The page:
2019 Notre Dame Football Preview

Digital Edition

Blue & Gold Illustrated: 2019 Notre Dame Football Preview

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Page 143 of 163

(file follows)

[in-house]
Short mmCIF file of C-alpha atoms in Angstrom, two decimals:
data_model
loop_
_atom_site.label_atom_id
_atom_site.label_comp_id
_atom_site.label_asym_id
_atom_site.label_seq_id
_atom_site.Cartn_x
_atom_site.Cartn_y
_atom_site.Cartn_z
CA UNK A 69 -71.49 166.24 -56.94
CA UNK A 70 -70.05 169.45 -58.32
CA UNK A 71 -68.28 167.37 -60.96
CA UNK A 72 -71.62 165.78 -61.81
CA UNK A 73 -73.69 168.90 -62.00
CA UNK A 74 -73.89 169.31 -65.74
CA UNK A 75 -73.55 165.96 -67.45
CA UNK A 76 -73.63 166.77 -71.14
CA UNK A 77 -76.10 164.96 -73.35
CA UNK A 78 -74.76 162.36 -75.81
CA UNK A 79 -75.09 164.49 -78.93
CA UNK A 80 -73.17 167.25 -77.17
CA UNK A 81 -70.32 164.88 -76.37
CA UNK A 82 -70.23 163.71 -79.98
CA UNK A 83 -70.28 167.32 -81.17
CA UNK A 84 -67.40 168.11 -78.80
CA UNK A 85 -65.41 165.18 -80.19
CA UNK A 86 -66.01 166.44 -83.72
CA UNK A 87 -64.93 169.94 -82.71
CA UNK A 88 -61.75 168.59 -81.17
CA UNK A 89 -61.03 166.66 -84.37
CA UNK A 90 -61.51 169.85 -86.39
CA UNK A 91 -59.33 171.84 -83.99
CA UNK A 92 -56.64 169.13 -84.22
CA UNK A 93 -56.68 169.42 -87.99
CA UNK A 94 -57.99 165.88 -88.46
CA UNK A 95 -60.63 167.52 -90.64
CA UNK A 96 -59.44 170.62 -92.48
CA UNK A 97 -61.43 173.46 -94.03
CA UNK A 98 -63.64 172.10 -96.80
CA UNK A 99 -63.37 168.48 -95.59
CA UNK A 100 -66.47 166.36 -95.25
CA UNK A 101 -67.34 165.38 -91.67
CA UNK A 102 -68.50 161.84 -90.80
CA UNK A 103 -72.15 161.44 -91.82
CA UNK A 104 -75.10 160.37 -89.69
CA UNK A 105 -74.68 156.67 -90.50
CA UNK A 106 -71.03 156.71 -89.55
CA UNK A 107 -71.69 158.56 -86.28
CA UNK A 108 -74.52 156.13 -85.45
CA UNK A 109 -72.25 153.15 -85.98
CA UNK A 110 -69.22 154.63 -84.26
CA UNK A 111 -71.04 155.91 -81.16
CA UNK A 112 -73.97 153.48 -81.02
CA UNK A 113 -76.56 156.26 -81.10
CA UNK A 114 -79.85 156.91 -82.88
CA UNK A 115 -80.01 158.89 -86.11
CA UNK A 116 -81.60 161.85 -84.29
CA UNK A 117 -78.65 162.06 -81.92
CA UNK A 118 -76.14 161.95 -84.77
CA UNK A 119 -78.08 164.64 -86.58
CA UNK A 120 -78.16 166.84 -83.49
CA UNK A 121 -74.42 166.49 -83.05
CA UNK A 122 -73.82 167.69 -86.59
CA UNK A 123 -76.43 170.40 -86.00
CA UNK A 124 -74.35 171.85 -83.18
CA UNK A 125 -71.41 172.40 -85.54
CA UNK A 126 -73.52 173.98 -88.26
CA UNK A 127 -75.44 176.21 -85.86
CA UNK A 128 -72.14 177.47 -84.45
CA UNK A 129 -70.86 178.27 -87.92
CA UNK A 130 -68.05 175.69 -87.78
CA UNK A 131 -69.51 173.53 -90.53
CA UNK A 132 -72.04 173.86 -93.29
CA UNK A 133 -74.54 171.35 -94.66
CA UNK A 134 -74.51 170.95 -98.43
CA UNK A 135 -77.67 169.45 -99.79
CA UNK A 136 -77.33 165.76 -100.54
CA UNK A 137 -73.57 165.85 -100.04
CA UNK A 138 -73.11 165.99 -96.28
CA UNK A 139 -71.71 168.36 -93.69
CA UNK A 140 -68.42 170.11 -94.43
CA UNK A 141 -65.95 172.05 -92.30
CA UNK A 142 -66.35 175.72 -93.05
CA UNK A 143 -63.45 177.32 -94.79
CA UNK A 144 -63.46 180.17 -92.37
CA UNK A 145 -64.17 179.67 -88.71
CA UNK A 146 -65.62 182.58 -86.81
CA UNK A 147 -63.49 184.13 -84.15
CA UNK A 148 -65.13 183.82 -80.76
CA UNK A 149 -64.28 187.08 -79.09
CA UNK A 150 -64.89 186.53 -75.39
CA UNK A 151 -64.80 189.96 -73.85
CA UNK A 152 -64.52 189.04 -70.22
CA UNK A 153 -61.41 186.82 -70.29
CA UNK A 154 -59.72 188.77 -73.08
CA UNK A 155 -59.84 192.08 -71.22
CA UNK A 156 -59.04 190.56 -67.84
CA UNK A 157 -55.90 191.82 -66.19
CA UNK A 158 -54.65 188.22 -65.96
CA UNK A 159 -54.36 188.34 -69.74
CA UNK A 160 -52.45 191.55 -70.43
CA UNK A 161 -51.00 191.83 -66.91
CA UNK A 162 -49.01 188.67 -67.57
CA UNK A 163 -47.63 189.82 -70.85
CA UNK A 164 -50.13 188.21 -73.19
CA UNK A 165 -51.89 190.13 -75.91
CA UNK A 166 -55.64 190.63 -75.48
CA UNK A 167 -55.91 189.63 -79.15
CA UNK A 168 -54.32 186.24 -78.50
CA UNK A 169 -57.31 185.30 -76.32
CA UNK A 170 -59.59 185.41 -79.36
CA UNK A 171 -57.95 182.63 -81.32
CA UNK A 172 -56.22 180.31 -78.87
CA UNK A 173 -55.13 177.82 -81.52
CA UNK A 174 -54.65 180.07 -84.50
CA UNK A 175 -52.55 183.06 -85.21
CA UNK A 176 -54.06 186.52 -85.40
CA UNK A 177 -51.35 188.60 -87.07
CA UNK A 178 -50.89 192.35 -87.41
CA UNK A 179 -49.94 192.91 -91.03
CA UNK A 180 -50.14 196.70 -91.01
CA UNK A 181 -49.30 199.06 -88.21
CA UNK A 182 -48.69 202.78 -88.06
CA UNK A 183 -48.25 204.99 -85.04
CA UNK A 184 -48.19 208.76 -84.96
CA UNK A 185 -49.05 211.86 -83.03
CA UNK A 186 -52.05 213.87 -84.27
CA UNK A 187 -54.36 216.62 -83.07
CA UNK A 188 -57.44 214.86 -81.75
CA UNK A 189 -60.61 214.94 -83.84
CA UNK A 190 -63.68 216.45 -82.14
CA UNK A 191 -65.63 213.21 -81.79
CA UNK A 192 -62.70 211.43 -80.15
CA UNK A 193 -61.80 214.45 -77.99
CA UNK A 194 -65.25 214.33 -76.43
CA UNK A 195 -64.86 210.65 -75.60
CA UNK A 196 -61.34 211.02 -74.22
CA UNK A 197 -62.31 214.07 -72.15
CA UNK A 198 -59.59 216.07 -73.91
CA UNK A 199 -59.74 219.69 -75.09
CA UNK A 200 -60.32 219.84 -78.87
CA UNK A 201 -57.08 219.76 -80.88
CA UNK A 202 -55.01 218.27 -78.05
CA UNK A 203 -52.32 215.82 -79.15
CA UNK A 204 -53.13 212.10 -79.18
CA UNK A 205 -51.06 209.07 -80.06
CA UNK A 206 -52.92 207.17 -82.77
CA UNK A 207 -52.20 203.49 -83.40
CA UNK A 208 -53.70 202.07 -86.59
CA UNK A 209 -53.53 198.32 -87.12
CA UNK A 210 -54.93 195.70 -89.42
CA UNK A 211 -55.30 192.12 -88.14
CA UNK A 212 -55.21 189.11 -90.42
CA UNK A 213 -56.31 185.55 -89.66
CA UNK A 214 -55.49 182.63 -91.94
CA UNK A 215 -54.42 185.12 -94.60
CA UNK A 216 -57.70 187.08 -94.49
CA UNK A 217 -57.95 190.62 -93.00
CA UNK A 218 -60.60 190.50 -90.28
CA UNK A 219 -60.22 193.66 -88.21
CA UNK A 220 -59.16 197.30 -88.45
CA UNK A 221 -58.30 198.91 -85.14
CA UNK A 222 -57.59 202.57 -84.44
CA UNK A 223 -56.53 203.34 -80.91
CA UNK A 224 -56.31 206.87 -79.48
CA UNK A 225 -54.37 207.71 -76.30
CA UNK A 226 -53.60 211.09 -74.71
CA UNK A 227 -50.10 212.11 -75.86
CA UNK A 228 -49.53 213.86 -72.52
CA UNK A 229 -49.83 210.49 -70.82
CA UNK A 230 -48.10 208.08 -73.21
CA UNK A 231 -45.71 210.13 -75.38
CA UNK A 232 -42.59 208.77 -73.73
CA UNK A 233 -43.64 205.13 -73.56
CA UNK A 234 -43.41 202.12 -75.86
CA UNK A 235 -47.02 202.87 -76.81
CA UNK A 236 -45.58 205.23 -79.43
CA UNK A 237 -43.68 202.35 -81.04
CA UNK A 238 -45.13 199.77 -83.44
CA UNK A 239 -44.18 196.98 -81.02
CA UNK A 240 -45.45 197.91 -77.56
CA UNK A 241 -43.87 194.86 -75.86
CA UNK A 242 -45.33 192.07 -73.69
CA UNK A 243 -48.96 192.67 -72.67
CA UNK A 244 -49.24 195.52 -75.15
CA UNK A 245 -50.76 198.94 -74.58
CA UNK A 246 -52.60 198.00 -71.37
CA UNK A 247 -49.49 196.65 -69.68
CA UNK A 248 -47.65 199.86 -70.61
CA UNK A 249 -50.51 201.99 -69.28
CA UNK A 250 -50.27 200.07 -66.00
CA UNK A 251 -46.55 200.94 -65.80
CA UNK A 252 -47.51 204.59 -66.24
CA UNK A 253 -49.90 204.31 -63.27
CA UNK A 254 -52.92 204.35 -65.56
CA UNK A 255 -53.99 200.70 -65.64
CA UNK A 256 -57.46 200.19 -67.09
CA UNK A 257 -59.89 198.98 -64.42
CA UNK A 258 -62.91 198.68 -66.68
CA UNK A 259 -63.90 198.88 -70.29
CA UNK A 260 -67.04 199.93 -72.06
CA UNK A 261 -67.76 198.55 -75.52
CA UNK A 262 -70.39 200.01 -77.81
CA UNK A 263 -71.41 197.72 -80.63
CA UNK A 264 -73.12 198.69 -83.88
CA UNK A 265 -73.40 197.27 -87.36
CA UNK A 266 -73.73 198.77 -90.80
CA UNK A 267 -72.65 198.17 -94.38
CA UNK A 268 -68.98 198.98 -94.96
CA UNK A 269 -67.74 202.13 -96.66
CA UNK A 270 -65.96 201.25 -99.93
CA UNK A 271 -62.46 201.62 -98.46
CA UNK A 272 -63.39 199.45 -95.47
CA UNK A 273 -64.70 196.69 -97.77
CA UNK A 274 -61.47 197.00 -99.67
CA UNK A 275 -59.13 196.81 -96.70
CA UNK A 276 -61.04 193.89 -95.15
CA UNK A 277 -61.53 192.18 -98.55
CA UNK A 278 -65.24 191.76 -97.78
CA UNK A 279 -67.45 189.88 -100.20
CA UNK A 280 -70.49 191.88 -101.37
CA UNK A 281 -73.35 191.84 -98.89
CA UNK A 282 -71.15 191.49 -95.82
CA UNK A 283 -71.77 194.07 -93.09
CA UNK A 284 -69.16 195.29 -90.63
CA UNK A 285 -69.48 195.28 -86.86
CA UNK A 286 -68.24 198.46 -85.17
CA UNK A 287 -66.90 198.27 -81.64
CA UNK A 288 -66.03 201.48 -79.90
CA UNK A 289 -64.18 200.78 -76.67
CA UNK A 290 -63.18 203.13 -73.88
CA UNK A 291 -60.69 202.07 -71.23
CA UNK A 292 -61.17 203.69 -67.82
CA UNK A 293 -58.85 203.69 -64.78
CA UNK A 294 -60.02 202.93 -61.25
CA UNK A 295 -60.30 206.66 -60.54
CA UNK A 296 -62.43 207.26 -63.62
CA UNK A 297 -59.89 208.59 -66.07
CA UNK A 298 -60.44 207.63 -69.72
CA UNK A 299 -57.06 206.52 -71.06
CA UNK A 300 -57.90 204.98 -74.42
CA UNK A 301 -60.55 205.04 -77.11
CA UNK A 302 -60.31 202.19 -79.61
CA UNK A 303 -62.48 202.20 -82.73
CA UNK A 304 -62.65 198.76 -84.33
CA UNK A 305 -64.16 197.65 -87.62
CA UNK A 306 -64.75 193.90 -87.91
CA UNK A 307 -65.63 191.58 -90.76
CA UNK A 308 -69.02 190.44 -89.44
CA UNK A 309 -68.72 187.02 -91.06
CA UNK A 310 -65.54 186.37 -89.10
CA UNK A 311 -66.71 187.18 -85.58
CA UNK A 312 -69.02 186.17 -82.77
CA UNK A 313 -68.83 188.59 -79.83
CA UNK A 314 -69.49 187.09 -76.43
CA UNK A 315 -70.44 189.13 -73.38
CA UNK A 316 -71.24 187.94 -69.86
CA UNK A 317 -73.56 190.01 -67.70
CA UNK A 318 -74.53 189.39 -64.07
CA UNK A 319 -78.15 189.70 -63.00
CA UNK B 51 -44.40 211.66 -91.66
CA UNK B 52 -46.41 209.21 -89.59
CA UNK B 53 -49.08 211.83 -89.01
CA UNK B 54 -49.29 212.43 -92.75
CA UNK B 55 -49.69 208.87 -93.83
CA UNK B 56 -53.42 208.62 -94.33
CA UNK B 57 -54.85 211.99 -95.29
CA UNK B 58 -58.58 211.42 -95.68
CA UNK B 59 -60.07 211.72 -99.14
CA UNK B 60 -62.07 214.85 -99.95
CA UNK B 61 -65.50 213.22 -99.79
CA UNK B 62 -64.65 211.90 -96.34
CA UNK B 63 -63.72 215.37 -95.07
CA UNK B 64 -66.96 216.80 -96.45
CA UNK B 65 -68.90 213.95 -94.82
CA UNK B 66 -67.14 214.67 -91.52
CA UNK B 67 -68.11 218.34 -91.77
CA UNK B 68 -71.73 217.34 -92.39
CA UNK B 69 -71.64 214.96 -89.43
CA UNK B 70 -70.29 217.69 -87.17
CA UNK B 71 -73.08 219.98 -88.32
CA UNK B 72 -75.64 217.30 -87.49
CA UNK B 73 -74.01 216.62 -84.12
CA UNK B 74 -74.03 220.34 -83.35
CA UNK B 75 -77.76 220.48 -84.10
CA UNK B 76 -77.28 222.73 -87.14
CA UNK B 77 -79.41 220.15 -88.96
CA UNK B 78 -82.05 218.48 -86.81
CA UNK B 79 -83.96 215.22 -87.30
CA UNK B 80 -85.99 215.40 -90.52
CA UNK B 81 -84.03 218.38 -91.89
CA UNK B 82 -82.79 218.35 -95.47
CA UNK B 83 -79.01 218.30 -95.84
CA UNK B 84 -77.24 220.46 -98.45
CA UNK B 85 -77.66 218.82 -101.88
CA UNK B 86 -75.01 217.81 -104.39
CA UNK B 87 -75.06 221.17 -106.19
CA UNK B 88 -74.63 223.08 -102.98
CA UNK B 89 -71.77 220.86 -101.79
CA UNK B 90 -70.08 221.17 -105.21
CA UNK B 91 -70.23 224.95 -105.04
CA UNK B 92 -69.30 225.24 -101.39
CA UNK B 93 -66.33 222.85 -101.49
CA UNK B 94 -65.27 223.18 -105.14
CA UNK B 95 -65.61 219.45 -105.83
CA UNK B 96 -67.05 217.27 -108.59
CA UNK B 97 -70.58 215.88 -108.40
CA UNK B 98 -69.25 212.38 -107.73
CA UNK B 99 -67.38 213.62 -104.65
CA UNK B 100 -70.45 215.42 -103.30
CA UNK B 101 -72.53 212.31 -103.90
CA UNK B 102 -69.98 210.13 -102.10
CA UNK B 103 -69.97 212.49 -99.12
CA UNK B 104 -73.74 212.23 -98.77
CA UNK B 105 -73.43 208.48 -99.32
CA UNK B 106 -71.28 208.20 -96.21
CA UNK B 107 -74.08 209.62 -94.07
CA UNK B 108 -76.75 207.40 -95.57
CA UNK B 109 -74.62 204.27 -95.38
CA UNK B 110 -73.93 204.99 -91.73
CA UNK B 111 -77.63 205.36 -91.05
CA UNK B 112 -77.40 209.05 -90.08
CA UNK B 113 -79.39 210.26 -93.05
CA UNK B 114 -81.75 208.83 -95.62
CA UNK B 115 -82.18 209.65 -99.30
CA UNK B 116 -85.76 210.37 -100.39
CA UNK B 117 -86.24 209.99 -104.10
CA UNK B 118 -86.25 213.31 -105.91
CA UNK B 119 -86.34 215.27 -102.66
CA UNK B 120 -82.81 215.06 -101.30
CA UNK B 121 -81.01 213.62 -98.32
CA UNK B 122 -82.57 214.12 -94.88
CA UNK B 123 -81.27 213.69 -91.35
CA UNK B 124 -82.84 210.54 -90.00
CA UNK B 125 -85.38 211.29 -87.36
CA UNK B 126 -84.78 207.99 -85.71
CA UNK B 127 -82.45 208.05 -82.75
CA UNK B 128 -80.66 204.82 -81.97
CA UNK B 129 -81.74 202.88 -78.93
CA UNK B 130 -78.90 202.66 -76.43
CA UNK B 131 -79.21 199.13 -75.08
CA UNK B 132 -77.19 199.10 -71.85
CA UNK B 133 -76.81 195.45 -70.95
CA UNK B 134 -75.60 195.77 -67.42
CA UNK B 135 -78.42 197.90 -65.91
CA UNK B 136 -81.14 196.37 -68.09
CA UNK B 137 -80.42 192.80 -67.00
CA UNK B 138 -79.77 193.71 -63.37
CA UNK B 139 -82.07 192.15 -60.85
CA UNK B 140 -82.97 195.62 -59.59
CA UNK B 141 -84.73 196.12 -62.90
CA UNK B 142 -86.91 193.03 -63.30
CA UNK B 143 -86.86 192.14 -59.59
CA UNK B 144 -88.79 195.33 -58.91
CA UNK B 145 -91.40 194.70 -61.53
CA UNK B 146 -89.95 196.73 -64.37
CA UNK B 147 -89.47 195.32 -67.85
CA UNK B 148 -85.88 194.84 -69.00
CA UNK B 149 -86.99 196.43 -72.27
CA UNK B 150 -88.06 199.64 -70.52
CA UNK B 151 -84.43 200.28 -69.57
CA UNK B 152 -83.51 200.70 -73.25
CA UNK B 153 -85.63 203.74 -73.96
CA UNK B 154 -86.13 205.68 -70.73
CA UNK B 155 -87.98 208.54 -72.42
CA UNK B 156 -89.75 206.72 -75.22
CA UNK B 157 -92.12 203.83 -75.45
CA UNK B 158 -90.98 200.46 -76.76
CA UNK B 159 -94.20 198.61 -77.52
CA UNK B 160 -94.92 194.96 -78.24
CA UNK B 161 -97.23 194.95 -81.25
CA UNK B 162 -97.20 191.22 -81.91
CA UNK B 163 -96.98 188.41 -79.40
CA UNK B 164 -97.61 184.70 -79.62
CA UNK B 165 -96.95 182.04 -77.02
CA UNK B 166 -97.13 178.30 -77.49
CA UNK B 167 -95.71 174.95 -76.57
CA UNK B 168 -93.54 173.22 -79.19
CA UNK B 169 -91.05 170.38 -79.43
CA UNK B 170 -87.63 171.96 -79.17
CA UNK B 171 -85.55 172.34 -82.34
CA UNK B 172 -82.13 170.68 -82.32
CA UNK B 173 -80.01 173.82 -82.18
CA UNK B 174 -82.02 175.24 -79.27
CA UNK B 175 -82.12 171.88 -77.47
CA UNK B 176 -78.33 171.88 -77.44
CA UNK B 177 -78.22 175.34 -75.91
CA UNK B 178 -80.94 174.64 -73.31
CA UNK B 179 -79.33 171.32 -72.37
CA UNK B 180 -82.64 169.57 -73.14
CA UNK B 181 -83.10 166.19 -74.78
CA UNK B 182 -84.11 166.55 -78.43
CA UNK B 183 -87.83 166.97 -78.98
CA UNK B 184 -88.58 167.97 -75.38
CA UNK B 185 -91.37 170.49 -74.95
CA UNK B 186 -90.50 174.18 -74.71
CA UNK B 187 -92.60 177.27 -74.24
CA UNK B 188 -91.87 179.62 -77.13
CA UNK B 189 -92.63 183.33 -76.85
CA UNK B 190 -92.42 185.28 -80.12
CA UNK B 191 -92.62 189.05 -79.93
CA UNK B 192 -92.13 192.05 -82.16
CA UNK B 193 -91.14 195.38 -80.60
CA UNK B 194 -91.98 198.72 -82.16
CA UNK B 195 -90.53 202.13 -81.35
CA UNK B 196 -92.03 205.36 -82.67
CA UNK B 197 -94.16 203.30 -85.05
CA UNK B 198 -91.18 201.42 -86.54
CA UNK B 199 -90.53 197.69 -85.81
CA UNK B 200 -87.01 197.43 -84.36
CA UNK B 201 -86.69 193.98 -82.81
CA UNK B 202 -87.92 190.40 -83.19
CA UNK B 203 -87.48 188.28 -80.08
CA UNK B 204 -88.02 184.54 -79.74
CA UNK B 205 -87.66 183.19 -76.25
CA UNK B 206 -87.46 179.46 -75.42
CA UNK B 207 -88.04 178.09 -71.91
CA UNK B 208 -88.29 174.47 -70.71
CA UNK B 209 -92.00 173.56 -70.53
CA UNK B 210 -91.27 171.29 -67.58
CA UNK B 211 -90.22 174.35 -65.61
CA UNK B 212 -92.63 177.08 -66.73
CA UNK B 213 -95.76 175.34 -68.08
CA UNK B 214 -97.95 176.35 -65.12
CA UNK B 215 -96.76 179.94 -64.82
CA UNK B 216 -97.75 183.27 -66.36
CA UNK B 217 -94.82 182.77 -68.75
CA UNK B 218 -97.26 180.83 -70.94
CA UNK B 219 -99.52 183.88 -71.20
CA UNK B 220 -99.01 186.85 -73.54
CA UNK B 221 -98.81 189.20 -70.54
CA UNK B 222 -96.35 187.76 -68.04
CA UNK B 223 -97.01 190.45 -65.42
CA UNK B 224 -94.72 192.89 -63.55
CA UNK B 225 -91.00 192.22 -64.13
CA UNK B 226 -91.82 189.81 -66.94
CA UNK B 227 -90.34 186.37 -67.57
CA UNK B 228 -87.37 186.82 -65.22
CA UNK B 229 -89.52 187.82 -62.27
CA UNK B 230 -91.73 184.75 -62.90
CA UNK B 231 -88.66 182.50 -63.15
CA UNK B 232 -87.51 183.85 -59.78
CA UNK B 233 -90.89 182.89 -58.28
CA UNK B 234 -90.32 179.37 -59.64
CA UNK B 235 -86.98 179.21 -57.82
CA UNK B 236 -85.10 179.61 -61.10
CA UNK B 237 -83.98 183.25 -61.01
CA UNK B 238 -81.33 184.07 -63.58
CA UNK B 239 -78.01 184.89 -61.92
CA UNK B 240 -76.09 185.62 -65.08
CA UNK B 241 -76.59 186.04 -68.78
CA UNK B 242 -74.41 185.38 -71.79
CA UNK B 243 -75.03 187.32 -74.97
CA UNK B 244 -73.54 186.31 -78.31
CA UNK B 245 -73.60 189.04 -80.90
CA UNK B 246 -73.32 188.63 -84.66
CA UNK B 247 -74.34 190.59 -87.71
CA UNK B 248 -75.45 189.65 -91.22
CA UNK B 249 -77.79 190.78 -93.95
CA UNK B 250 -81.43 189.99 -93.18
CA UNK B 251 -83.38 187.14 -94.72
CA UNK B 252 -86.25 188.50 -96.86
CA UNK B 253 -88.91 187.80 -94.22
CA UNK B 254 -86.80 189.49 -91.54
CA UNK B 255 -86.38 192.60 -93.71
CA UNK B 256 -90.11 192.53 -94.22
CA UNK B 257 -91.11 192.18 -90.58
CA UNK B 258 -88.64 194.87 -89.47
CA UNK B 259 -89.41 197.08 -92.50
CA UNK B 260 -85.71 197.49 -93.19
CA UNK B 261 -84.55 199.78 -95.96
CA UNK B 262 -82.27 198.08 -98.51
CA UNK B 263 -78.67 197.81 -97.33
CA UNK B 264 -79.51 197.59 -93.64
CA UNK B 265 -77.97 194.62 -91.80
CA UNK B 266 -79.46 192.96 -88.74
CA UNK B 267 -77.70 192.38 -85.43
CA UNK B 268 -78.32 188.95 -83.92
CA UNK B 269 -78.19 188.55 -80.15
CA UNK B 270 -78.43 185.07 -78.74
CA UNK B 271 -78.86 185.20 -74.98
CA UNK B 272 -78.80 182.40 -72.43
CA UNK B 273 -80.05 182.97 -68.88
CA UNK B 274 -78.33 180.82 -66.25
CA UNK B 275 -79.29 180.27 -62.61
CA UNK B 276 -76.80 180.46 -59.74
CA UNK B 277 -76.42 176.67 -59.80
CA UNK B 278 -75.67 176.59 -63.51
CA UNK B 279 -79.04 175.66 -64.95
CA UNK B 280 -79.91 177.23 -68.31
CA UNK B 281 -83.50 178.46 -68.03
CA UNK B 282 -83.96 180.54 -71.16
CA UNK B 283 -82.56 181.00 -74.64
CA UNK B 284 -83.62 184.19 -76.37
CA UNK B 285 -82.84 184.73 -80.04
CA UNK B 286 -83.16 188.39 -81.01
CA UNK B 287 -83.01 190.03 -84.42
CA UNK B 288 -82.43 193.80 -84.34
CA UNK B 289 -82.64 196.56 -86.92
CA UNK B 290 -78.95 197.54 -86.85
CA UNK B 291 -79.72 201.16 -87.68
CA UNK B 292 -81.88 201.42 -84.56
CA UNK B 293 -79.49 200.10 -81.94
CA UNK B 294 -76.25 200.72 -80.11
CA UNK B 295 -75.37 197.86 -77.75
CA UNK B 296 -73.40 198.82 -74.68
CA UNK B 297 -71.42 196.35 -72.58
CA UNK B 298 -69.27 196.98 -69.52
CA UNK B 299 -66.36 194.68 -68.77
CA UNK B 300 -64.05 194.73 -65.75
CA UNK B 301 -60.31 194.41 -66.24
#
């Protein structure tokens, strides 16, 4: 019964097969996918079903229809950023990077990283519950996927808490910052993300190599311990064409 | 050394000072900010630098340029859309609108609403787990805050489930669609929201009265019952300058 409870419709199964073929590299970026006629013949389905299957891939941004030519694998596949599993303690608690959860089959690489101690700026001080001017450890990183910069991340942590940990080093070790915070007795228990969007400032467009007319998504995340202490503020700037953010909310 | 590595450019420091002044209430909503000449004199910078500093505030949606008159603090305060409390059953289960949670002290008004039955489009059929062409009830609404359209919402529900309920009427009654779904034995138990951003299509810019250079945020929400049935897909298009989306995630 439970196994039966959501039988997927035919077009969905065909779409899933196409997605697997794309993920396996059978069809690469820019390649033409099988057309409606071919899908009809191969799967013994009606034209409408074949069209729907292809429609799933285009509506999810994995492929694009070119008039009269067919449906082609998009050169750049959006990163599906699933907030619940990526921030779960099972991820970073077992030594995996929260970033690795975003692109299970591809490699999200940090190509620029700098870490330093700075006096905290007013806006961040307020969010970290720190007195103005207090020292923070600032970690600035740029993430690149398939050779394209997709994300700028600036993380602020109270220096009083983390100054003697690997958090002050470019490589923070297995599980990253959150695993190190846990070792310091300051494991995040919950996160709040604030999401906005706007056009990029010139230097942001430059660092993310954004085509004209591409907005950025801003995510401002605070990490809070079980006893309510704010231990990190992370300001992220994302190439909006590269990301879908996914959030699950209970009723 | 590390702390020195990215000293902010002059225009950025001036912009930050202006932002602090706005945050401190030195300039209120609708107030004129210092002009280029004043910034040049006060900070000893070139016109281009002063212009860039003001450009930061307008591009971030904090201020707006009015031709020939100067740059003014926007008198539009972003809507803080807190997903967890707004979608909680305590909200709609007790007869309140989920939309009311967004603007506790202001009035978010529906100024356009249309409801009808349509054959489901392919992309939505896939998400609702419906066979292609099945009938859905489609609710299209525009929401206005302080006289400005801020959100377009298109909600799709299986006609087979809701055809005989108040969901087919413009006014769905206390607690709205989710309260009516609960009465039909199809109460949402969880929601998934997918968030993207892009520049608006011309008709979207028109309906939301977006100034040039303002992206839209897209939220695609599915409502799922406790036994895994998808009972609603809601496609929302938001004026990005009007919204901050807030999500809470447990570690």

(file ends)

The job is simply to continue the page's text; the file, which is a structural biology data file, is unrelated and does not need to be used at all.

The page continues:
142 ✦ BLUE & GOLD ILLUSTRATED 2019 FOOTBALL PREVIEW BY LOU SOMOGYI T he 1960s are recalled as perhaps the single most impactful decade in the cultural, social and technological revolution inside the United States. In 1969, the upheaval reached a crescendo that included demonstrations against the Vietnam War that divided the country, the Woodstock music festival and, above all, achieving the once unfathomable notion set earlier in the decade that man would one day land on the moon. The University of Notre Dame ending its 44-year ban (1925-68) from participat- ing in college football bowl games did not resonate nearly as much nationally, and was even overshadowed in the world of athletics by New York Jets quarterback Joe Namath's guarantee of a Super Bowl win in January and the Miracle Mets' World Series crown in October. However, it did signal a new era in college football — which was celebrating its 100- year centennial from 1869-1969 that season. Notre Dame's bowl ban was voluntary because national titles in college football had been voted on by the Associated Press since 1936, and then also the coaches in 1950 in what would first be the United Press poll fol- lowing the conclusion of the regular season (1965 was an exception among the coaches). In essence, bowl games were nothing more than glorified exhibitions in NCAA football. When the AP poll began in 1936, there were only six bowl games in existence at warm-weather sites, all played on Jan. 1: Rose, Sugar, Orange, Cotton, Sun — and the Bacardi Bowl in Havana, Cuba. By 1950 when the UP poll commenced, the number had expanded to nine, but the postseason events remained non factors in final polling. For Notre Dame, not including bowl games in the final tally amongst voters had its pros and cons that were especially re- flected in 1947, 1953 and 1966. In 1947, the AP voted Notre Dame No. 1, the third of its four national titles under head coach Frank Leahy during the 1940s. The Irish finished 9-0 after crushing No. 3 USC 38-7 in the Los Angeles Memorial Coliseum Dec. 6. It easily outpointed No. 2 and 9-0 Michi- gan 107-25 in the final count amongst the voters. The Wolverines protested that they were just as good, and then promptly destroyed that same USC team 49-0 in the Rose Bowl. Out of curiosity, an informal vote by the AP afterwards had 226 writers vote Michi- gan No. 1 while only 119 selected Notre Dame. However, it was inconsequential be- cause only the final ballots after the regular season mattered, so the Fighting Irish re- mained the champions. Six years later, bowls not counting worked against Notre Dame when Leahy's final edi- tion at the school finished 9-0-1 and No. 2 behind Maryland. In the Orange Bowl at the end of that season, the 10-0 Terrapins lost 7-0 to 8-1-1 Oklahoma — whose lone defeat came at home to Notre Dame in the opener, 28-21. Logic dictated that the Irish therefore should be elevated to No. 1. However, this time the fact that national titles were awarded at the end of the regular season worked against Leahy and his lads. Maryland was still the Golden AnniversAry In a dramatic year of upheaval, 1969 also marked the end of the non-bowl era at Notre Dame Led by head coach Ara Parseghian (left), the Fighting Irish ended their voluntary 44-year bowl ban with a matchup against Darrell Royal's No. 1 Texas squad in the Cotton Bowl on Jan. 1, 1070. The Long- horns scored a late touchdown to knock off Notre Dame 21-17. PHOTO COURTESY FIGHTING IRISH MEDIA

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